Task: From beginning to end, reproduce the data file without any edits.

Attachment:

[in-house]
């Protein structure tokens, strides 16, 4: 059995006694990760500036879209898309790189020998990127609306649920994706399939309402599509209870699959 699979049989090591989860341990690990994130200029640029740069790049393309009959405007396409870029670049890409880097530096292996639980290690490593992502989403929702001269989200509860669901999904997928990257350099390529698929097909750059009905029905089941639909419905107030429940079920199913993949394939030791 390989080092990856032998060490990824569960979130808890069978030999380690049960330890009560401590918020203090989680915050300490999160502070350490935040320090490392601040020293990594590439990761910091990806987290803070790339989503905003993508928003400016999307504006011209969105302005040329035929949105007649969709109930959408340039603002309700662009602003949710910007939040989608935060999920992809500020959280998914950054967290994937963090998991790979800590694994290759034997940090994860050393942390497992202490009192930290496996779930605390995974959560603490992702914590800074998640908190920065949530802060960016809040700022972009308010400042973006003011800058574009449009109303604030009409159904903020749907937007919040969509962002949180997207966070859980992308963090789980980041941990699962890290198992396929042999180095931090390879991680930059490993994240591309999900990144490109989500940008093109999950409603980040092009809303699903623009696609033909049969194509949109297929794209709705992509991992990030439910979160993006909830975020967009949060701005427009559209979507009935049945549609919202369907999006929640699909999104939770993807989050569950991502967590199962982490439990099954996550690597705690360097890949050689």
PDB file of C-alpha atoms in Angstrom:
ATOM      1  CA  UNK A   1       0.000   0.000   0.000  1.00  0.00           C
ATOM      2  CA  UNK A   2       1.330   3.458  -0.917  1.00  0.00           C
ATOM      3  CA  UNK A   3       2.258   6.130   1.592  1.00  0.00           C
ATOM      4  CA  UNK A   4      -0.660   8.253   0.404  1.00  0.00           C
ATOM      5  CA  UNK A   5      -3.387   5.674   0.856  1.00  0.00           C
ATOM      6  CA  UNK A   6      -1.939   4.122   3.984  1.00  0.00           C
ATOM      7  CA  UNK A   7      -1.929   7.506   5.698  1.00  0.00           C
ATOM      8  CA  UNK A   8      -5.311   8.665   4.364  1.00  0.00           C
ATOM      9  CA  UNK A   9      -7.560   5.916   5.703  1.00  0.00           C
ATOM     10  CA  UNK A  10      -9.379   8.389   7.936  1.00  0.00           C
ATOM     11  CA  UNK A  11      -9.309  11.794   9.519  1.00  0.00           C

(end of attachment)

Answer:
[in-house]
């Protein structure tokens, strides 16, 4: 059995006694990760500036879209898309790189020998990127609306649920994706399939309402599509209870699959 699979049989090591989860341990690990994130200029640029740069790049393309009959405007396409870029670049890409880097530096292996639980290690490593992502989403929702001269989200509860669901999904997928990257350099390529698929097909750059009905029905089941639909419905107030429940079920199913993949394939030791 390989080092990856032998060490990824569960979130808890069978030999380690049960330890009560401590918020203090989680915050300490999160502070350490935040320090490392601040020293990594590439990761910091990806987290803070790339989503905003993508928003400016999307504006011209969105302005040329035929949105007649969709109930959408340039603002309700662009602003949710910007939040989608935060999920992809500020959280998914950054967290994937963090998991790979800590694994290759034997940090994860050393942390497992202490009192930290496996779930605390995974959560603490992702914590800074998640908190920065949530802060960016809040700022972009308010400042973006003011800058574009449009109303604030009409159904903020749907937007919040969509962002949180997207966070859980992308963090789980980041941990699962890290198992396929042999180095931090390879991680930059490993994240591309999900990144490109989500940008093109999950409603980040092009809303699903623009696609033909049969194509949109297929794209709705992509991992990030439910979160993006909830975020967009949060701005427009559209979507009935049945549609919202369907999006929640699909999104939770993807989050569950991502967590199962982490439990099954996550690597705690360097890949050689």
PDB file of C-alpha atoms in Angstrom:
ATOM      1  CA  UNK A   1       0.000   0.000   0.000  1.00  0.00           C
ATOM      2  CA  UNK A   2       1.330   3.458  -0.917  1.00  0.00           C
ATOM      3  CA  UNK A   3       2.258   6.130   1.592  1.00  0.00           C
ATOM      4  CA  UNK A   4      -0.660   8.253   0.404  1.00  0.00           C
ATOM      5  CA  UNK A   5      -3.387   5.674   0.856  1.00  0.00           C
ATOM      6  CA  UNK A   6      -1.939   4.122   3.984  1.00  0.00           C
ATOM      7  CA  UNK A   7      -1.929   7.506   5.698  1.00  0.00           C
ATOM      8  CA  UNK A   8      -5.311   8.665   4.364  1.00  0.00           C
ATOM      9  CA  UNK A   9      -7.560   5.916   5.703  1.00  0.00           C
ATOM     10  CA  UNK A  10      -9.379   8.389   7.936  1.00  0.00           C
ATOM     11  CA  UNK A  11      -9.309  11.794   9.519  1.00  0.00           C